I feel like I was really able to connect with Samuel throughout my week at his house. I don’t maintain any illusions that I will be the determining factor that causes Samuel to go more consistently to our programs, do better in school when he returns in February, and become a successful member of the community here. However, I do think that my stay there did some good. It at least laid a stronger foundation for a relationship that I hope to maintain and expand upon. Hopefully our friendship will grow throughout my remaining time here and I can continue to provide an extra little push that could help him take a step or two in the right direction. And at the very least, we both had a great time.


When I first arrived in Nicaragua I was ambivalent about drinking the tap water. Before departing I had dutifully gone to the travel clinic where I updated all my shots and of course got thoroughly warned about all of the exotic sicknesses that can be contracted in Latin America. Many of these sicknesses can be acquired by drinking contaminated water. In the Manna house I noticed that the old PDs were drinking from both the tap and a purified water jug. I asked around about this and learned that the tap water in Managua is reportedly treated the same way that tap water is in the United States. So, the argument here has been that maybe the water won't make you sick now, but in ten years or so maybe then you'll start seeing the consequences. In response to that worry I went to asked about drinking tap water in Managua to Amira to which she replied, "I've been here for 10 years and I've been drinking the tap water and I'm fine." Nonetheless, this does not carry off to outside of Managua, where bottled water is a must.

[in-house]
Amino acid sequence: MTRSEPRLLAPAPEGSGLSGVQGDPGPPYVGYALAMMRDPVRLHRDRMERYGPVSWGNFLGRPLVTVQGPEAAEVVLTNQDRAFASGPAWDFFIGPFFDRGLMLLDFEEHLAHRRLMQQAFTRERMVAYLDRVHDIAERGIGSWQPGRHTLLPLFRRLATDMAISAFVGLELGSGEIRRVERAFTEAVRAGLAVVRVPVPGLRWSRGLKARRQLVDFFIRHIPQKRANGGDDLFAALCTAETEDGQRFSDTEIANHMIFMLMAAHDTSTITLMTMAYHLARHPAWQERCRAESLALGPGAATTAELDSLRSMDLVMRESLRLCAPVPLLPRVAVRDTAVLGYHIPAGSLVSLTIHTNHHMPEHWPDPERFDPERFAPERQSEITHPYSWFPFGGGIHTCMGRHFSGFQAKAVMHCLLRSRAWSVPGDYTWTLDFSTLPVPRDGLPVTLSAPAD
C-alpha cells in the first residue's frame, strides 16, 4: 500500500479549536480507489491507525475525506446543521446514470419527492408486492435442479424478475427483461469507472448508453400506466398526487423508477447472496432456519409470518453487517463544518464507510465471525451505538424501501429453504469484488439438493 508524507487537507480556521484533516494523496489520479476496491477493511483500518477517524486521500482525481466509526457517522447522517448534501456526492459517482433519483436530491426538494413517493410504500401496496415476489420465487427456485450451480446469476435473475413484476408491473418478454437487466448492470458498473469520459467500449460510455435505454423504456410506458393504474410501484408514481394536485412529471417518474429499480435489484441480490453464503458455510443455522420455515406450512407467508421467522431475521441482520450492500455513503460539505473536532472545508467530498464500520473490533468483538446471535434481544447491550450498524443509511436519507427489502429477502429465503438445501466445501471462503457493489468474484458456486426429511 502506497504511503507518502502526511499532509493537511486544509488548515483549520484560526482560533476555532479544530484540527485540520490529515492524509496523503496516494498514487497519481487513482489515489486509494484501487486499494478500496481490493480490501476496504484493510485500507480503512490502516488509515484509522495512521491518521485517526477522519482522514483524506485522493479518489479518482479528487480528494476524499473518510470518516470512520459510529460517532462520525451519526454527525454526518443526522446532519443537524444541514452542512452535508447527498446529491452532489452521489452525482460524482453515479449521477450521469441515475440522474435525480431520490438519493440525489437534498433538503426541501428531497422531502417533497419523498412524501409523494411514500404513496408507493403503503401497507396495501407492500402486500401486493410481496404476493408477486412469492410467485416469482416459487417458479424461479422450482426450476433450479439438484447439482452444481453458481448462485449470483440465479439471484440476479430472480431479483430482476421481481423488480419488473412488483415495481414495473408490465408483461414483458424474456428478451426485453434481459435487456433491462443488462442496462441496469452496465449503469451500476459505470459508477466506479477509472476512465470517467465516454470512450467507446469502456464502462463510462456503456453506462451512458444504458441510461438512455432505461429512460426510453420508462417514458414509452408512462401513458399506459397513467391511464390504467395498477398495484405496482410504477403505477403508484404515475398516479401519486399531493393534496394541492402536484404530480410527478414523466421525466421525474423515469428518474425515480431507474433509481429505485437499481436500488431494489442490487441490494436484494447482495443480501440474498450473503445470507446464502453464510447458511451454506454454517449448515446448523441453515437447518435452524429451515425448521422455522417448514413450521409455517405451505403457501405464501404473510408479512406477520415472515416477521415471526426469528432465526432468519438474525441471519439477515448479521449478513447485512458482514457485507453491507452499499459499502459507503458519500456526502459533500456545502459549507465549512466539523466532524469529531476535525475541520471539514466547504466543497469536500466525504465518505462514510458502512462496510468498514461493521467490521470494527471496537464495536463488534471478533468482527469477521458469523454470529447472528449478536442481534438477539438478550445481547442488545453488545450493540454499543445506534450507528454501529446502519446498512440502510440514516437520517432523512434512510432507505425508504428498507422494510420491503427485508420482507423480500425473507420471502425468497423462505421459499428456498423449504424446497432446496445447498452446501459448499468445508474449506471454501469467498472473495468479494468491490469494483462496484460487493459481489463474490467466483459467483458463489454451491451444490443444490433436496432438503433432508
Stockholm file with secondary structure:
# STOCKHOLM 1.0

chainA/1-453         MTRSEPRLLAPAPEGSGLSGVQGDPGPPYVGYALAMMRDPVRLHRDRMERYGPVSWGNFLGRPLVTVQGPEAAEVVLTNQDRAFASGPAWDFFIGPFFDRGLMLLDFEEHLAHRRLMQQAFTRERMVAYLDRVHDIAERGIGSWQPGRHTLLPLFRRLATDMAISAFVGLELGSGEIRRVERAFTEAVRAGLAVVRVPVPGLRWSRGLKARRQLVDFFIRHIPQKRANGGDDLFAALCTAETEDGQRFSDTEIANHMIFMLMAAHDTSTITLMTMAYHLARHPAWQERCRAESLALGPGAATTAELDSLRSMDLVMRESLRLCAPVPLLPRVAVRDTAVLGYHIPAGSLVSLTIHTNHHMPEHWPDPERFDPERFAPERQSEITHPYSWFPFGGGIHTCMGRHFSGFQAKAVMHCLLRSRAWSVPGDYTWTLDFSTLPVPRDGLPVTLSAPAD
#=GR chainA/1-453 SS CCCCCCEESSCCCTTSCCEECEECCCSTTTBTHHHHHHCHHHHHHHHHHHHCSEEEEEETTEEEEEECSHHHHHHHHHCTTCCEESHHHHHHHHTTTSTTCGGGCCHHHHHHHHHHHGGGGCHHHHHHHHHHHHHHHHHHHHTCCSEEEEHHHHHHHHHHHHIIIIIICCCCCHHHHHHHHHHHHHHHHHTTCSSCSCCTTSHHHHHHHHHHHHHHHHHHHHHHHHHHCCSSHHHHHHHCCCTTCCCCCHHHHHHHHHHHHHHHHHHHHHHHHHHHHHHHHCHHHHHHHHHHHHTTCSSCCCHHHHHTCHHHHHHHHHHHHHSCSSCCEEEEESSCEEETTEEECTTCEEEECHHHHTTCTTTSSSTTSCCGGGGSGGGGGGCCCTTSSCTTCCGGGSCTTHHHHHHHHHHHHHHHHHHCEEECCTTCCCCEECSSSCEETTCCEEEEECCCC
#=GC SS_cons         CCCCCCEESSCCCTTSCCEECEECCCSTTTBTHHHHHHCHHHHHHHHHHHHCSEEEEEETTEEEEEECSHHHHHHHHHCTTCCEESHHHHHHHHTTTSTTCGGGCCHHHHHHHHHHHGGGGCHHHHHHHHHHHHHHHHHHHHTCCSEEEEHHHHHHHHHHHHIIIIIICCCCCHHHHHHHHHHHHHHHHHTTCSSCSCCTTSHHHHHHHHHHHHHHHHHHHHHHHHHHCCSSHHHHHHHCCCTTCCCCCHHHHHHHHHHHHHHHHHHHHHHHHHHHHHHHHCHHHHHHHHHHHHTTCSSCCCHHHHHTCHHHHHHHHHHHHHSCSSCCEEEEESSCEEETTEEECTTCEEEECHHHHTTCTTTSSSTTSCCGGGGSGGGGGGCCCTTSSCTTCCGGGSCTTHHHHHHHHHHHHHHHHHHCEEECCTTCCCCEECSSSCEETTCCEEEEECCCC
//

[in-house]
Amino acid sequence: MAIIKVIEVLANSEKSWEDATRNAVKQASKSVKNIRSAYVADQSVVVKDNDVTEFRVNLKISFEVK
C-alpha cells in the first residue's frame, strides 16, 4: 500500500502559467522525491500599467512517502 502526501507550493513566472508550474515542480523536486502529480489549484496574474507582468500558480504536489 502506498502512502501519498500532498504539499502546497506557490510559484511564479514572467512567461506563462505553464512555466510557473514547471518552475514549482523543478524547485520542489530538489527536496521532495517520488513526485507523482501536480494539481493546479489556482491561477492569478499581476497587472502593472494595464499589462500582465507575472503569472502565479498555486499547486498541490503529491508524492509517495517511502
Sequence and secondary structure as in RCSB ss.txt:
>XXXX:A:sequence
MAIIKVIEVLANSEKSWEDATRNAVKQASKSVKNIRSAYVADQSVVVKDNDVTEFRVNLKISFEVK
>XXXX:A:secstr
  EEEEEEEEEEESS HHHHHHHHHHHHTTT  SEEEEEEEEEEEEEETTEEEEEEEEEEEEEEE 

During my first two weeks in Managua while I was signed up for intensive Spanish school, I did a homestay. During my homestay I quickly learned something about the water realities for the people and families living in Managua, that most nights at around 6pm the water is turned off. After the water is turned off they use barrel that is filled during the day to flush the toilet, wash dishes, etc. There were many a nights were I would return from a day of 4 hours of Spanish school and an afternoon of exploring the city to a big bucket of water for a shower. Don't get me wrong, at that point I was thankful to be able to get clean. But, that experience got me thinking, if the water is regulated and restricted in such a way in the main city, what is it like for people living in more rural areas? After a little bit of research I've learned that there are many pueblos (villages/neighborhoods) that still do not have safe drinking water, not only in rural areas of Nicaragua, but in Managua too. Many of the community members that we work with in Cedro Galan and La Chureca don't have working toilets or running water. Without a proper sewage system, human waste will often contaminate water in the surrounding neighborhood, leaving the inhabitants permanently with parasites and in a weakened state.